The e-commerce supply chain: An $800 billion quandry
The Internet plays a large role in the lives of global citizens today. It's used for communicating with friends and family, completing schoolwork, playing games and accomplishing work tasks. Without the Web, many jobs would take a lot longer to do.
The Internet even has expanded the supply chain. Retailers are no longer secluded to one region. Instead, they can receive orders from almost anywhere in the world.
However, e-commerce also has altered the way businesses run — and companies must change their habits to succeed in this online world.
The problem with the Internet
Online shopping has, in many ways, become preferable to visiting a store. Consumers don't have to leave their homes, they often find better selections and their products are delivered to them.
Businesses also can communicate with customers across the globe, which leads to more sales. This convenience will only help Internet purchasing increase.
Because of this, brick-and-mortar stores face some stiff competition, with many businesses emerging solely online. Some companies have failed because of their inability to keep up with e-commerce retailers such as Amazon, but even those are being challenged by new corporations, Multichannel Merchant contributor Jeremy Hanks recently explained.
According to a 2014 survey from Boston Retail Partners, 32 percent of companies expected their sales growth to be from e-commerce, while 21 percent said it'd be from stores, Internet Retailer reported. This is a significant difference from the previous year, when 52 percent said brick-and-mortar stores would receive the most business and only 23 percent said e-commerce.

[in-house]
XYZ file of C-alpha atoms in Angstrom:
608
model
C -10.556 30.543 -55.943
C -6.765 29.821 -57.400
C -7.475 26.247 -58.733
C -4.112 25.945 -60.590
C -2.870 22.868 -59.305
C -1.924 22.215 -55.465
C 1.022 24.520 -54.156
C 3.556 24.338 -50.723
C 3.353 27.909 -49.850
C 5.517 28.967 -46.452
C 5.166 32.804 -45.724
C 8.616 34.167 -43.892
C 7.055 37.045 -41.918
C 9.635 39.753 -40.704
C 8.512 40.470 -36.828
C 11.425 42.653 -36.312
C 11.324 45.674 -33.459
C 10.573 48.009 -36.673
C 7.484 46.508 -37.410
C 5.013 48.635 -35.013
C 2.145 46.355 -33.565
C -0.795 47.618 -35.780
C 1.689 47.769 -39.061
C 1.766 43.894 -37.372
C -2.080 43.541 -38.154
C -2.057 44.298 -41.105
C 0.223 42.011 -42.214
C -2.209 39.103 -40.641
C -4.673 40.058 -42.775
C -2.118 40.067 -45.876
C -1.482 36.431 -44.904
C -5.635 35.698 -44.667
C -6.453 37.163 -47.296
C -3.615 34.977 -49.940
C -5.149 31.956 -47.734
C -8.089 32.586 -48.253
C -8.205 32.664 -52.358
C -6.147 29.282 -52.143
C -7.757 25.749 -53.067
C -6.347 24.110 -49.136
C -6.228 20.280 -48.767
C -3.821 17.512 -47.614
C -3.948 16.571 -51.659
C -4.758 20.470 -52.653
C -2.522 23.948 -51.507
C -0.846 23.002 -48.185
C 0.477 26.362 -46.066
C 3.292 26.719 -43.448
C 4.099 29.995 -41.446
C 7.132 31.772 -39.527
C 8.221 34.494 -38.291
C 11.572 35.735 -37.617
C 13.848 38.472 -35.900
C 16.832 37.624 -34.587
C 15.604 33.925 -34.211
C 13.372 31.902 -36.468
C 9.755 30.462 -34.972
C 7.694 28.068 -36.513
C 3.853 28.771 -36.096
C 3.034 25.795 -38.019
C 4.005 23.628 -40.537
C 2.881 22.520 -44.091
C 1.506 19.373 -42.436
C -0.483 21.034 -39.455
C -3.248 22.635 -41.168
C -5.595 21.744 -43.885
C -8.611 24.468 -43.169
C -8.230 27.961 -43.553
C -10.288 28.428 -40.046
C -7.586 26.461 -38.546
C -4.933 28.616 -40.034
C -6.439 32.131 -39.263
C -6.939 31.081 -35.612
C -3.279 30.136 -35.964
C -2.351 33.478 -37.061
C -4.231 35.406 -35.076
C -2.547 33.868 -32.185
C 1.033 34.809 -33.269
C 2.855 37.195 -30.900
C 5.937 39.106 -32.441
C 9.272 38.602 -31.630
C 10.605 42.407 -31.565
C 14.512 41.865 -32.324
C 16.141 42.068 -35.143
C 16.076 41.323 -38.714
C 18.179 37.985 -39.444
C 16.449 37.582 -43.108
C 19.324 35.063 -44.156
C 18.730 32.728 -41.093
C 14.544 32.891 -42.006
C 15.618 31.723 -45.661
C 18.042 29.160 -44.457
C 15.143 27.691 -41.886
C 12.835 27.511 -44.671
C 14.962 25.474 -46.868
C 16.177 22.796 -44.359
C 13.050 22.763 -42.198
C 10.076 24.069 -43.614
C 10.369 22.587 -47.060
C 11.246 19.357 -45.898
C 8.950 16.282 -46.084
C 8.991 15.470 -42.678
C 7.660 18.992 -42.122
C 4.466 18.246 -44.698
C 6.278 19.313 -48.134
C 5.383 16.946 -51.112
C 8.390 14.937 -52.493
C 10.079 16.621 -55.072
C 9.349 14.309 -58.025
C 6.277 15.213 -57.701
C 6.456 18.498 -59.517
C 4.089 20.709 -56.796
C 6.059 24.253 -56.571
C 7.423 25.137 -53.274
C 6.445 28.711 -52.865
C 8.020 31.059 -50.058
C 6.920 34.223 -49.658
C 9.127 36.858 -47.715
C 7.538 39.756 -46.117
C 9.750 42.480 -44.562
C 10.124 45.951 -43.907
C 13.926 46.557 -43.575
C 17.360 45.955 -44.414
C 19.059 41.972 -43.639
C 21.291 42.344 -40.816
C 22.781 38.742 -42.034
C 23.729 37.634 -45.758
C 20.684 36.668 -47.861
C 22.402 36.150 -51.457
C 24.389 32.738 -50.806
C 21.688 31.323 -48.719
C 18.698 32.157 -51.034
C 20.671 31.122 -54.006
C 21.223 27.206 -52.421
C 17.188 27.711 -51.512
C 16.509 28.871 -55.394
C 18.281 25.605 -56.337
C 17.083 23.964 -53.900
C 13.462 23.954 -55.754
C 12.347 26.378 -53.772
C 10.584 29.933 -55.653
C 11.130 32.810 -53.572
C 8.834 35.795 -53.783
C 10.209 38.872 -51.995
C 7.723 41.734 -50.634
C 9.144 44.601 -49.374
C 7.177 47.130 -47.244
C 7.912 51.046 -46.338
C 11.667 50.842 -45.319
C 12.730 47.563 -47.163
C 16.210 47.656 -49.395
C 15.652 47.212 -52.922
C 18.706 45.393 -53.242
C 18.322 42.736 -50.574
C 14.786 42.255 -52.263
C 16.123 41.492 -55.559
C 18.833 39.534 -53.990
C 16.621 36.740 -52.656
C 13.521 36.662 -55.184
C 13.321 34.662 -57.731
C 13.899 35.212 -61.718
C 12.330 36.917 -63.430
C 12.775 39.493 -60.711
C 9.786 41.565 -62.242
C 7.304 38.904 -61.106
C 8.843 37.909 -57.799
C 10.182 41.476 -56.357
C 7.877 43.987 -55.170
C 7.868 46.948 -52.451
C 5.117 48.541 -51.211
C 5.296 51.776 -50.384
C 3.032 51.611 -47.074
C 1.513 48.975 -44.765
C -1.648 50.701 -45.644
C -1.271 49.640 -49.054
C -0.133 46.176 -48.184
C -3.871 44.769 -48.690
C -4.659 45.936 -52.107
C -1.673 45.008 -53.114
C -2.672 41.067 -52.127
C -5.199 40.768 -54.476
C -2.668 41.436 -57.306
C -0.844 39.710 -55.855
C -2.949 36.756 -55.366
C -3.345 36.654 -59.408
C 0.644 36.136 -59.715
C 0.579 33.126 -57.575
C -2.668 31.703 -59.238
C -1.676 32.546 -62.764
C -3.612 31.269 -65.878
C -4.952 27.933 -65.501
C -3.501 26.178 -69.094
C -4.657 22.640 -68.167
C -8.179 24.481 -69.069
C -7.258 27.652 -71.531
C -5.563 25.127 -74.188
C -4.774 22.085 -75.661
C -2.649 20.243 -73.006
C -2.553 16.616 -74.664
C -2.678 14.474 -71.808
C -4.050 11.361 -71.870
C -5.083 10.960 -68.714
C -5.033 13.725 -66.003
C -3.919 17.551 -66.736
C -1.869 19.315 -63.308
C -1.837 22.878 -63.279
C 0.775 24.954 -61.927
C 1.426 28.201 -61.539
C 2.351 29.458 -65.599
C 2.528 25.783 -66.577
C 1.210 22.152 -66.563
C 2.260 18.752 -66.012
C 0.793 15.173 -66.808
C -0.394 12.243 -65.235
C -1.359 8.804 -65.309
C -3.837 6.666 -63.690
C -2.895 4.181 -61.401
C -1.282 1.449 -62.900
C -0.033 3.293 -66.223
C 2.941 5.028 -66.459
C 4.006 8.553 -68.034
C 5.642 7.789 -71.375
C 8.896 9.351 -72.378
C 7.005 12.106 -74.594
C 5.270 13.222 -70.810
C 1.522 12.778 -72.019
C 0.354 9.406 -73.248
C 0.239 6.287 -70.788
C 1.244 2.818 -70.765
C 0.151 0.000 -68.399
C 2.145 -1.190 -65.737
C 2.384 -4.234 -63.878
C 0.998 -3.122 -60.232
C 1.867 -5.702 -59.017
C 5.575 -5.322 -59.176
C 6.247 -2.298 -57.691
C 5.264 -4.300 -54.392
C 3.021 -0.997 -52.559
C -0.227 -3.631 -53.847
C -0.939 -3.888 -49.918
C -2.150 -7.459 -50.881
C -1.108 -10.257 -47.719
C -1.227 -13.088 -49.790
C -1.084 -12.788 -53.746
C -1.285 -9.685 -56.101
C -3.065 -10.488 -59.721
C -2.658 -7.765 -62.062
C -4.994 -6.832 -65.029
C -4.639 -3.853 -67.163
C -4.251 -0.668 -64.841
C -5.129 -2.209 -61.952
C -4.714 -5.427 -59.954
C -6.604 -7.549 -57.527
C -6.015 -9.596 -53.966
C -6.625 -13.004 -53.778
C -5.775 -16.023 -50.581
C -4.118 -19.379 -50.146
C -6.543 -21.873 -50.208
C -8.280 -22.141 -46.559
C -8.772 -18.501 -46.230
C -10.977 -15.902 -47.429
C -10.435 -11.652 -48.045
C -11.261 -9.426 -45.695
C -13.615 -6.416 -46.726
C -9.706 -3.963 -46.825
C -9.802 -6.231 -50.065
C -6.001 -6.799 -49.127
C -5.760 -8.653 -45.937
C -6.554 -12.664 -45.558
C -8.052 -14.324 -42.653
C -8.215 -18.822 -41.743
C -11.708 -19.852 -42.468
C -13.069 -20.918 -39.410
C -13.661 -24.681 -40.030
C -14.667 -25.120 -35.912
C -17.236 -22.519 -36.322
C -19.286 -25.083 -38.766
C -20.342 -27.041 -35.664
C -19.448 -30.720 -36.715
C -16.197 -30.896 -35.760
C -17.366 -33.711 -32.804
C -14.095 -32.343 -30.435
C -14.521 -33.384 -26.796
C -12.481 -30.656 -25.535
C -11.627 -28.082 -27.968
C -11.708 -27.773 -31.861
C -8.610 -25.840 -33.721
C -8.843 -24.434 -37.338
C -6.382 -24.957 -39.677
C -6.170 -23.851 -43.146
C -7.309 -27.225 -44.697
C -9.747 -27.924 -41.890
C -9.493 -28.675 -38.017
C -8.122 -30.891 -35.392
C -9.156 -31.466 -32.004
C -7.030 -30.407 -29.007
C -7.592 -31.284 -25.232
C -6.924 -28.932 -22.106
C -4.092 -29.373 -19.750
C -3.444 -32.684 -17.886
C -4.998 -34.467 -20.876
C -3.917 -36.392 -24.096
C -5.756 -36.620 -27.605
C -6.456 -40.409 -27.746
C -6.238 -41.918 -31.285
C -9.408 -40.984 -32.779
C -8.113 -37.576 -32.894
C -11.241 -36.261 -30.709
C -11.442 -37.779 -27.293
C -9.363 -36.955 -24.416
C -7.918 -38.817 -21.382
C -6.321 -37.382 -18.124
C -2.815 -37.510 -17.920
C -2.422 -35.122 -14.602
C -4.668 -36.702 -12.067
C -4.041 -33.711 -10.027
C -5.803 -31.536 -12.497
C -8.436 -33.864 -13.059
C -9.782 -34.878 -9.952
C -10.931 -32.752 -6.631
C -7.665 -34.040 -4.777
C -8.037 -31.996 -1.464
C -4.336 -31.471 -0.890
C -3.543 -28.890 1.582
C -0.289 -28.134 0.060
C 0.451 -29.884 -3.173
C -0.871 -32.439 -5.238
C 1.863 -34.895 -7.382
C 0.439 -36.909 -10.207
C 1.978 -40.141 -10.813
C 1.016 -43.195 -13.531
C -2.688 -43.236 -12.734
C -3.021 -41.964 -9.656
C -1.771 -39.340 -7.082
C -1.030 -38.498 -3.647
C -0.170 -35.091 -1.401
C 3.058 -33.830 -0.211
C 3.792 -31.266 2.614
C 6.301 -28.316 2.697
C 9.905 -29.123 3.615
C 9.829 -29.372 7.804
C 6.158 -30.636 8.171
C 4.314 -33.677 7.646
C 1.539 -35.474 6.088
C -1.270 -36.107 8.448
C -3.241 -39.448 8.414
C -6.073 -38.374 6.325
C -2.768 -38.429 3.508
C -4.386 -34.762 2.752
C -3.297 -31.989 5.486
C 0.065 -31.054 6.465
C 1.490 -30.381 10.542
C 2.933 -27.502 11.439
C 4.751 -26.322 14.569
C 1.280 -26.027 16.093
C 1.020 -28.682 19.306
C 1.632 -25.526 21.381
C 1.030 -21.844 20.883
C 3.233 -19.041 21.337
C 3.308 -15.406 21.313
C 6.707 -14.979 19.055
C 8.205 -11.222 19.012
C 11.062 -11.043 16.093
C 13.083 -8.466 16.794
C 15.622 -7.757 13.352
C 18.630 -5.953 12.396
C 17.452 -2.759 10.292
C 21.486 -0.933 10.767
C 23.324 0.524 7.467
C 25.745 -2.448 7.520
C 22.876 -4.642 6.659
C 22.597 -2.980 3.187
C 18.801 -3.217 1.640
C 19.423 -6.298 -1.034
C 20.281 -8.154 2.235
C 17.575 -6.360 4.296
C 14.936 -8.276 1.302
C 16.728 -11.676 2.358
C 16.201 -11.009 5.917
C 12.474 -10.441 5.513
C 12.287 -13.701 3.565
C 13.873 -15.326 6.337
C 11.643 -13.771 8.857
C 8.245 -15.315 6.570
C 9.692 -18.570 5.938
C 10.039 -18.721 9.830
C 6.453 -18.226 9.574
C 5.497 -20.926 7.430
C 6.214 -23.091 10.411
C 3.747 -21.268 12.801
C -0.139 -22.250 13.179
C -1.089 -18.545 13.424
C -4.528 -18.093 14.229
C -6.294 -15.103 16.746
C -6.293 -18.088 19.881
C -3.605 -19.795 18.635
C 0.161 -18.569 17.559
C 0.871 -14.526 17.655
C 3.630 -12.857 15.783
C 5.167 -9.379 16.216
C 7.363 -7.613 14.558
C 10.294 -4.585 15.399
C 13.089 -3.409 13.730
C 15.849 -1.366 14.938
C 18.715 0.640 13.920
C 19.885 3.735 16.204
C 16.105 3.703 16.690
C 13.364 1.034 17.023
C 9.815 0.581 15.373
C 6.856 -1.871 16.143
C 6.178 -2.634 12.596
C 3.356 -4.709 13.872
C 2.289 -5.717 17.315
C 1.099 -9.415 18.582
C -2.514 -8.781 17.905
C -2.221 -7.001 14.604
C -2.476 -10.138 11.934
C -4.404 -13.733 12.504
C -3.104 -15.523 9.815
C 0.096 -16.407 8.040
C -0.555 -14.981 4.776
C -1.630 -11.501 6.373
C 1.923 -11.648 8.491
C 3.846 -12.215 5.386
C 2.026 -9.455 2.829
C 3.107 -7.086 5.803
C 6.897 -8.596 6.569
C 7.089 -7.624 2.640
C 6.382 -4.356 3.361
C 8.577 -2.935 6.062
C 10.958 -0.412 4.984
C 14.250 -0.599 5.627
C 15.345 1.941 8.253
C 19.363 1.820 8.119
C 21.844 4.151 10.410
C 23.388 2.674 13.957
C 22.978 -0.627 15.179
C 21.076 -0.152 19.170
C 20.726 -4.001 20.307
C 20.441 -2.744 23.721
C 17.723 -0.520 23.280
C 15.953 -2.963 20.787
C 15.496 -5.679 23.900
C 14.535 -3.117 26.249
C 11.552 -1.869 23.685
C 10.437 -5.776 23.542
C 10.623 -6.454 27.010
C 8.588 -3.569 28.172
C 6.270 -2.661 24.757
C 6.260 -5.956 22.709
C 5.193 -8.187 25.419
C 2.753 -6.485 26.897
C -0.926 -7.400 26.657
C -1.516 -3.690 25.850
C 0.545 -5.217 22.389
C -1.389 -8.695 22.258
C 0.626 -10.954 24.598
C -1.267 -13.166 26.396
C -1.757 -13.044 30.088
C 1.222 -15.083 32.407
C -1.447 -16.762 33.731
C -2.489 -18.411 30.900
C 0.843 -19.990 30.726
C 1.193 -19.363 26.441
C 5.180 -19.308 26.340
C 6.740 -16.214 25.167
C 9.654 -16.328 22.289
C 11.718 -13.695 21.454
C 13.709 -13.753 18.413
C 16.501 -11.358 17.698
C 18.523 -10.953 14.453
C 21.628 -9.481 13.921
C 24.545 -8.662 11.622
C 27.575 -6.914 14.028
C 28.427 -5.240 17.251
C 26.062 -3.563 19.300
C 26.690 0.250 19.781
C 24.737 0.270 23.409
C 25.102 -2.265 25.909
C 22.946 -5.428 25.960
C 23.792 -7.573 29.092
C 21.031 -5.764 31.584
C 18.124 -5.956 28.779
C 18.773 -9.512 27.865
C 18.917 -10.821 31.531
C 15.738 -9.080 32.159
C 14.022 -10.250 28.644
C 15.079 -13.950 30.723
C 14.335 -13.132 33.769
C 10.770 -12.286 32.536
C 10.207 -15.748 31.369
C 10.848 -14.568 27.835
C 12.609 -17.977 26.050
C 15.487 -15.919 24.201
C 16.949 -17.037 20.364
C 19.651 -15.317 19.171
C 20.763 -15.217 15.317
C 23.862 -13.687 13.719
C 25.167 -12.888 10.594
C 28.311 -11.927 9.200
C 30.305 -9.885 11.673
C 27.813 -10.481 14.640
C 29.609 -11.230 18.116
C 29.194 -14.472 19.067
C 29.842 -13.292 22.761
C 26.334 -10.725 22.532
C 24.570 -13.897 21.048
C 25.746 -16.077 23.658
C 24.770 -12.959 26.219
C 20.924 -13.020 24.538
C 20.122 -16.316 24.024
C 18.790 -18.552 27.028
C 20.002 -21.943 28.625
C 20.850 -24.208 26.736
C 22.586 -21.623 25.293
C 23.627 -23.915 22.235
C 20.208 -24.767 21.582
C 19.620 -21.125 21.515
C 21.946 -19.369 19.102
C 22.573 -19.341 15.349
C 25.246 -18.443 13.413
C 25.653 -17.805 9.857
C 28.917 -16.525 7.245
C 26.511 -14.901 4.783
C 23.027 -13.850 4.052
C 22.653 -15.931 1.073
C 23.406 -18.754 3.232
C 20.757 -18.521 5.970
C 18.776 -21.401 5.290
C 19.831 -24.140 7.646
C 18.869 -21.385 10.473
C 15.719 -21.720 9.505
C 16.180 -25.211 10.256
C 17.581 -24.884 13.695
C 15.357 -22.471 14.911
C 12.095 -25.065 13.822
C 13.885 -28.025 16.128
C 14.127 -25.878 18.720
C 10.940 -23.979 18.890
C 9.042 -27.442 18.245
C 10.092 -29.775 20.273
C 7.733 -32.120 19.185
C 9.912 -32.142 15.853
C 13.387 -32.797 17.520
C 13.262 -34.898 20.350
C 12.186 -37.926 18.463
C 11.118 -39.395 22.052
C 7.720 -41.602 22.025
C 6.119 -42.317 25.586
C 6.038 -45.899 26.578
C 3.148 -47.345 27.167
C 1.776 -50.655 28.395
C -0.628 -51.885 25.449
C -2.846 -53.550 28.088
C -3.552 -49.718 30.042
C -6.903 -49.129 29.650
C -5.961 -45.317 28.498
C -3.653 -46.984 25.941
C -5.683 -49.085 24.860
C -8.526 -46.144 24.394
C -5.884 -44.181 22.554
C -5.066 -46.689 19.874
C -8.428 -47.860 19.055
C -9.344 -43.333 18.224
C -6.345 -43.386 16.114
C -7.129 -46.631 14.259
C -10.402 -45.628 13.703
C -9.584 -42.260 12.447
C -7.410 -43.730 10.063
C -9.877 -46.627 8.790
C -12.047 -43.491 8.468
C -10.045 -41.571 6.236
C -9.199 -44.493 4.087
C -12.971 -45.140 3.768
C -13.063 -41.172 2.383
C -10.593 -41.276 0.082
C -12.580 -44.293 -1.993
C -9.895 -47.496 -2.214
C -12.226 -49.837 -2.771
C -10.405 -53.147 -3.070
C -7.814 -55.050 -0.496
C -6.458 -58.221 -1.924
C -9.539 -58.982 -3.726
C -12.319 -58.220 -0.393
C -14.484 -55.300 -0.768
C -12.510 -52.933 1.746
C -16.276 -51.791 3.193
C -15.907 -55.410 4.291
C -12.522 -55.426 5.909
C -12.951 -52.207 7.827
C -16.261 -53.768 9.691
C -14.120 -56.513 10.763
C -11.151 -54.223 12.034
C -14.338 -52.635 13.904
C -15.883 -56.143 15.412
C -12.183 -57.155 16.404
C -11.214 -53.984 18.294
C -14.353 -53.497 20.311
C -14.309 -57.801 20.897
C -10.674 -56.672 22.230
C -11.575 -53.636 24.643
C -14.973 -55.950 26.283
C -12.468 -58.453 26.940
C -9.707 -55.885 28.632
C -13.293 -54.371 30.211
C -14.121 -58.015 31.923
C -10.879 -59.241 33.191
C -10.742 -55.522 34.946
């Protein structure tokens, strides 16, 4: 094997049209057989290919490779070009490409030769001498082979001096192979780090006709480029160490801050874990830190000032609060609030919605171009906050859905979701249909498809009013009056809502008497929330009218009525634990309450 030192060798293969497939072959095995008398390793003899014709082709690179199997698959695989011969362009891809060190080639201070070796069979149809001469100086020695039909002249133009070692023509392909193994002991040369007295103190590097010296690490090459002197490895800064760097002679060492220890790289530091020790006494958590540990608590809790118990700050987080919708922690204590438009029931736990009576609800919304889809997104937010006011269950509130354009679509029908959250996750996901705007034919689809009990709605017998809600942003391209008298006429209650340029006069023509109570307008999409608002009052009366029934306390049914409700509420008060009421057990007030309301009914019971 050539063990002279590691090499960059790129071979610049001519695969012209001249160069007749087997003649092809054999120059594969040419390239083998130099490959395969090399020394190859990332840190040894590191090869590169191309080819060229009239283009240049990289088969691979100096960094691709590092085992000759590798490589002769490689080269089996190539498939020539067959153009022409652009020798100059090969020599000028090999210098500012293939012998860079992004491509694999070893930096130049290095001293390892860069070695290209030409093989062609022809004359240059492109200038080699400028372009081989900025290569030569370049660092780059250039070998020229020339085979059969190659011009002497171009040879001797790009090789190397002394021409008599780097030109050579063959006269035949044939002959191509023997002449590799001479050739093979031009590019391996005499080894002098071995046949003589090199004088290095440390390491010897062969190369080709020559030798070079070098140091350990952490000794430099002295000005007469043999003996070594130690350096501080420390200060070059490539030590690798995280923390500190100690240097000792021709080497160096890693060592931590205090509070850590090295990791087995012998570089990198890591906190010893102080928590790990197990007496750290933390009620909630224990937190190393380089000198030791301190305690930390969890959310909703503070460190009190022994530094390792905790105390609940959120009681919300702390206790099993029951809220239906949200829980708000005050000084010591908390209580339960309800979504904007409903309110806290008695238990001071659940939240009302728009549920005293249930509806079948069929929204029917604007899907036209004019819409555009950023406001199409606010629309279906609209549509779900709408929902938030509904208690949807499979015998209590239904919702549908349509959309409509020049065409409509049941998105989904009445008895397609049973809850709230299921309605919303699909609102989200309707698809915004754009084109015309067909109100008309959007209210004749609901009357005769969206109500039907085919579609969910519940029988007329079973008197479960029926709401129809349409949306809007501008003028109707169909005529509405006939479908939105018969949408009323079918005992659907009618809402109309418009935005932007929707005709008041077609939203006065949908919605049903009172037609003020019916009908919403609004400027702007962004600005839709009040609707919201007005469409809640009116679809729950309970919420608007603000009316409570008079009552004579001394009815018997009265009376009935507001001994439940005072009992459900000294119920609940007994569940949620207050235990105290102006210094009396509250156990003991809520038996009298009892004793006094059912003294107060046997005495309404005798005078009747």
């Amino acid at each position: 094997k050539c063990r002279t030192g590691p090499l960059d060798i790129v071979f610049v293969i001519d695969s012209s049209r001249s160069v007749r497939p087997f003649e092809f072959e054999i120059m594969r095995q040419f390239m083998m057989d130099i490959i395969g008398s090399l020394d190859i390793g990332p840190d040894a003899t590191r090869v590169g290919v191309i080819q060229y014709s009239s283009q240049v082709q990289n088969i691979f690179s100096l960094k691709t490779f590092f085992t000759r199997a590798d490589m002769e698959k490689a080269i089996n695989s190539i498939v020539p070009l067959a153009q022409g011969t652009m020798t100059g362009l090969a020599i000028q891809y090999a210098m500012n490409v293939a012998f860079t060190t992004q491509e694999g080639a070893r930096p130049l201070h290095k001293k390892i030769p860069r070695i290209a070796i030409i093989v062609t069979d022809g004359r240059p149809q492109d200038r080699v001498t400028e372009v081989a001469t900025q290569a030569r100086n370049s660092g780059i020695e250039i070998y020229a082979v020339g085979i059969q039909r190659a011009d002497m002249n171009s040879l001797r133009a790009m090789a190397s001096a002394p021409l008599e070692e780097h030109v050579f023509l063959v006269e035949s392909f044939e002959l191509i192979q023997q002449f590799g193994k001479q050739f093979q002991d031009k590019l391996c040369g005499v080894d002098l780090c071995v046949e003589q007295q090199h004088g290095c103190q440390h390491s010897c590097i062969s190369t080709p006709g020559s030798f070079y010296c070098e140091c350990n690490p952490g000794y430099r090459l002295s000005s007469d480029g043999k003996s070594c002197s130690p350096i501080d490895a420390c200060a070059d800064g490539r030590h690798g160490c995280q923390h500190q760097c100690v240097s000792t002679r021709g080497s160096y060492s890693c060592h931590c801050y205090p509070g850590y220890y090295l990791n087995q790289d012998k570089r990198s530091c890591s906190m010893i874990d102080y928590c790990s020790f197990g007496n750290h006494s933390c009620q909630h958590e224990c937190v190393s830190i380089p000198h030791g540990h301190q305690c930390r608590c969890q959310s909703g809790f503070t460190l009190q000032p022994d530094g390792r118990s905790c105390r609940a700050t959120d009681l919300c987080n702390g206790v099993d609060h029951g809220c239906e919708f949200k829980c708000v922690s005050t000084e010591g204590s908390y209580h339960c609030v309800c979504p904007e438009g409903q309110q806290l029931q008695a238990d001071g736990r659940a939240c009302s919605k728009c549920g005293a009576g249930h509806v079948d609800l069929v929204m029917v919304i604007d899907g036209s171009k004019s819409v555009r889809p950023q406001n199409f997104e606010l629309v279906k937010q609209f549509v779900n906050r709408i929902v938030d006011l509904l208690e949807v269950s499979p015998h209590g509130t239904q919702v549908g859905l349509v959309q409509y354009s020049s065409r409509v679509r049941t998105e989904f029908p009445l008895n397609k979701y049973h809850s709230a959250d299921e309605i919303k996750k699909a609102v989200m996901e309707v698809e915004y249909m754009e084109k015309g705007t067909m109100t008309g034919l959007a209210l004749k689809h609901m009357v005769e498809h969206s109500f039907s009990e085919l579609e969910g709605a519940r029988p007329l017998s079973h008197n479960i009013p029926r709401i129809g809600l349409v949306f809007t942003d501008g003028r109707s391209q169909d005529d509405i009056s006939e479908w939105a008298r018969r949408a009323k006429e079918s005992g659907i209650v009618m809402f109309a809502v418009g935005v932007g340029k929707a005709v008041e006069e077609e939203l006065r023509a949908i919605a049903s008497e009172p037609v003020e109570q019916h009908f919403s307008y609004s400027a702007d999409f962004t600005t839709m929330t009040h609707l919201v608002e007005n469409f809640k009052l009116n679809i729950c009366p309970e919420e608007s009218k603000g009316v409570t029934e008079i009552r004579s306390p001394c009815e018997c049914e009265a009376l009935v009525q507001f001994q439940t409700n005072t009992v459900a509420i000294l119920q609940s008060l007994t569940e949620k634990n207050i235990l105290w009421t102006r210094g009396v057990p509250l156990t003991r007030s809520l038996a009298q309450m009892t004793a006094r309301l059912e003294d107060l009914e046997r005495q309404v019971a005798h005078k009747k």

Some retailers currently have two separate supply chains — one for online and one for stores. They have yet to combine the two successfully, which has created an $800 billion problem, according to the IHL Group.
Out-of-stocks and overstocks are causing companies to lose money. However, without proper warehouse management software monitoring both online and in-store sales, retailers cannot know exactly what products they have and what they need.
In addition to potential delays for consumers, this disorder can create inefficiencies that increase a company's impact on the environment, such as being forced to ship products unnecessarily long distances.
Retailers seek supply chain solutions
Fortunately for consumers and the environment, businesses are in the process of streamlining the supply chain.
According to Boston Retail Partners, 93 percent of retailers are working to create a unified commerce system, and 85 percent said they can take inventory from various departments to fulfill orders from different channels.
An omnichannel presence may make it more difficult to complete orders, but with the proper management system, companies should be able to remove any bottlenecks from their workflows.
Consumers will appreciate being able to order online or via mobile device and return or exchange products in-store, Multichannel Merchant explained. This flexibility ensures that brick-and-mortar stores are just as necessary as their Web-based counterparts.
However, this type of fragmented approach could leave retailers struggling if they are not properly prepared.
When items are out of stock, retailers can lose both sales and customers. Consumers won't return to a company they know doesn't meet demand for popular products; they'll go to a store that can fulfill their wishes.
This remains a problem for many businesses. About 40 percent of retailers can let customers know if items are in stock at brick-and-mortar stores, but only 20 percent can do the same for online shoppers, Boston Retail Partners reported.
Businesses require systems that will keep all parts of the supply chain up to date on the events in various areas. Communication is the key to success. Real-time inventory visibility also helps distribution centers fill both online and store orders accurately and in a timely manner.
This story first appeared on: